• When Dividing Deferred Compensation – Say What You Mean and Mean What You Say – To Avoid Future Litigation It is not unusual for deferred compensation (eg. stock options, restricted shares, RSU, REUs, and a whole host of others) to  be addressed in marital settlement agreements, either as assets divided in equitable distribution, for purposes of computing income for support, or both.  Often the language is complicated and in some agreements it is incomprehensible.  A proper goal and something that you often see is the attempt to avoid the double dip – that is, if deferred compensation is divided... More
  • AAML & AFCC PROVIDE SEVEN GUIDELINES FOR PARENTS WHO ARE DIVORCED/SEPARATED AND SHARING CUSTODY OF CHILDREN DURING THE COVID-19 PANDEMIC I received an email earlier this week containing guidelines for parents who are sharing custody and parenting time of their children during the Coronavirus Pandemic which was prepared by the American Academy of Matrimonial Lawyers (AAML) and the Association of Family and Conciliation Courts (AFCC).   It is reproduced, in full, below.  Obviously, we are all experiencing a “new normal”, at least for the next several weeks, if not longer.  Their guidelines certainly provide good for for thought on how to... More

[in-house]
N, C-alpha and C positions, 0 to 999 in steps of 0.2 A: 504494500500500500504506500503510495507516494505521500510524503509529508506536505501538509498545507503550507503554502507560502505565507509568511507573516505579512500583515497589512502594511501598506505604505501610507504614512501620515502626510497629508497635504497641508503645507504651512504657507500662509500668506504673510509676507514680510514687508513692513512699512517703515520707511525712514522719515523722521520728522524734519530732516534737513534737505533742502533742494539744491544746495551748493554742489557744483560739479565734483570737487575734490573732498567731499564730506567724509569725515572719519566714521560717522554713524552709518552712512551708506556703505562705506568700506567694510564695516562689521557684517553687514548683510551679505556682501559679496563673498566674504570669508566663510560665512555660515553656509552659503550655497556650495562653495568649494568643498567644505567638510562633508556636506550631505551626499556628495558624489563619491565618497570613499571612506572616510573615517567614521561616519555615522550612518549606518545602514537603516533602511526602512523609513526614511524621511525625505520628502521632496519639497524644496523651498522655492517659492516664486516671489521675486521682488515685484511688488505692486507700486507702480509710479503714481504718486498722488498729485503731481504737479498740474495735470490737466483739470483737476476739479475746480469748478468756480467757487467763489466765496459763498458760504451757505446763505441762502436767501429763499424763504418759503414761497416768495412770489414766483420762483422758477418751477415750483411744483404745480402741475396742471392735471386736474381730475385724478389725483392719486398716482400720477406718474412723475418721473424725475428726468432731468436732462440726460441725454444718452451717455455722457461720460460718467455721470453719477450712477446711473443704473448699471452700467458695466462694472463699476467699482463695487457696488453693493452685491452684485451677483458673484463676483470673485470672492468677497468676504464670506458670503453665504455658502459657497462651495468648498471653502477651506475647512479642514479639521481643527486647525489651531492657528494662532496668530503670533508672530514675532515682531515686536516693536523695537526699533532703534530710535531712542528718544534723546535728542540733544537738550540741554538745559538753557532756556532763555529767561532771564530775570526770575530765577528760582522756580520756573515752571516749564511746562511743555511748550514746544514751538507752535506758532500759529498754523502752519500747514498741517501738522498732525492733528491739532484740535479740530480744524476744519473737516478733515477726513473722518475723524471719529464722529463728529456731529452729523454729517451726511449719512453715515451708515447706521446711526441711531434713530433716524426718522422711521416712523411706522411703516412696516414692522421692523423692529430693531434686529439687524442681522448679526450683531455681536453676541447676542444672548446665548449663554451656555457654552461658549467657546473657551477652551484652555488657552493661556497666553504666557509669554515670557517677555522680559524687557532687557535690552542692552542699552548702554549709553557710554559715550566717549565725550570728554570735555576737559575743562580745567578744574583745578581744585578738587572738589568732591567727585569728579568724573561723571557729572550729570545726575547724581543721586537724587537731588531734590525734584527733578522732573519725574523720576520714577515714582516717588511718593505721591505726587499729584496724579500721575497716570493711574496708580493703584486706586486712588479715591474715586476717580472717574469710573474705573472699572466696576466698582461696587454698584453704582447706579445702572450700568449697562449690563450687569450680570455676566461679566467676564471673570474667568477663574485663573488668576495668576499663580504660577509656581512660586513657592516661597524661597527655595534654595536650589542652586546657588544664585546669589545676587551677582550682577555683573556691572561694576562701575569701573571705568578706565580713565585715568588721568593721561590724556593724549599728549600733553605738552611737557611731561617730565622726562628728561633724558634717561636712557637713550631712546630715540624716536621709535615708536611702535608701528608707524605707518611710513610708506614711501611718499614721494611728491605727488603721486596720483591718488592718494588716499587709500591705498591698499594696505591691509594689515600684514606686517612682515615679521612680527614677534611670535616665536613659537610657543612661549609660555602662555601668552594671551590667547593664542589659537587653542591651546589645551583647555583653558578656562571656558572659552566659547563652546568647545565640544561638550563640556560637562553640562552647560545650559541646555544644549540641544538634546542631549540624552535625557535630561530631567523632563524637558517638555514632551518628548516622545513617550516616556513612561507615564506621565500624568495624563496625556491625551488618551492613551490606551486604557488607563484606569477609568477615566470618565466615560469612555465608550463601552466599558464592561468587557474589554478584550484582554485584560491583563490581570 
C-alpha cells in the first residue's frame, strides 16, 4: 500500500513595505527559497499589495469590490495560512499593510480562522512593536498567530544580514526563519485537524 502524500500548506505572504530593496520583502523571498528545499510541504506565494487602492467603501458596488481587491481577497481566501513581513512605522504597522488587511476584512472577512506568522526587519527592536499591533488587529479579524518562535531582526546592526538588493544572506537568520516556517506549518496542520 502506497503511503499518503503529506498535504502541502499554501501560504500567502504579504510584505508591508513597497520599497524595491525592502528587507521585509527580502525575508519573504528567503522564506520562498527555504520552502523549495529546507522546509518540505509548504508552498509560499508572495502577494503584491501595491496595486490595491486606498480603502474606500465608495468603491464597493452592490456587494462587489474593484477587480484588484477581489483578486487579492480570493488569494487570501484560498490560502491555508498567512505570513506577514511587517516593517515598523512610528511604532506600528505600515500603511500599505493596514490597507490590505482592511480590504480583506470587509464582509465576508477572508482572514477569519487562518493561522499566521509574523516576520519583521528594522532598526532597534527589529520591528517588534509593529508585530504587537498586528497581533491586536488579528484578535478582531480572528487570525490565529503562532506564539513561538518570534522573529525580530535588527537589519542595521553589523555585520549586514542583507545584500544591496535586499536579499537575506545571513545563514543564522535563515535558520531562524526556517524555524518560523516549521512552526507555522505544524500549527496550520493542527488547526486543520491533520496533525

• Appellate Division Gives Guidance Regarding Life Insurance to Secure Alimony Yesterday, I blogged on the S.W. v. G.M. case in a post entitled More from the Appellate Division on Lifestyle, Foulas and the Concept of Income Equalization.  In that blog, I noted that the S.W. court also addressed the issue of life insurance to secure alimony. It is not necessary to get into the facts of S.W. further to address this issue here, other than to point out that in an open durational alimony case, the trial  judge relied on N.J.S.A. 2A:34-23(j)(1), which... More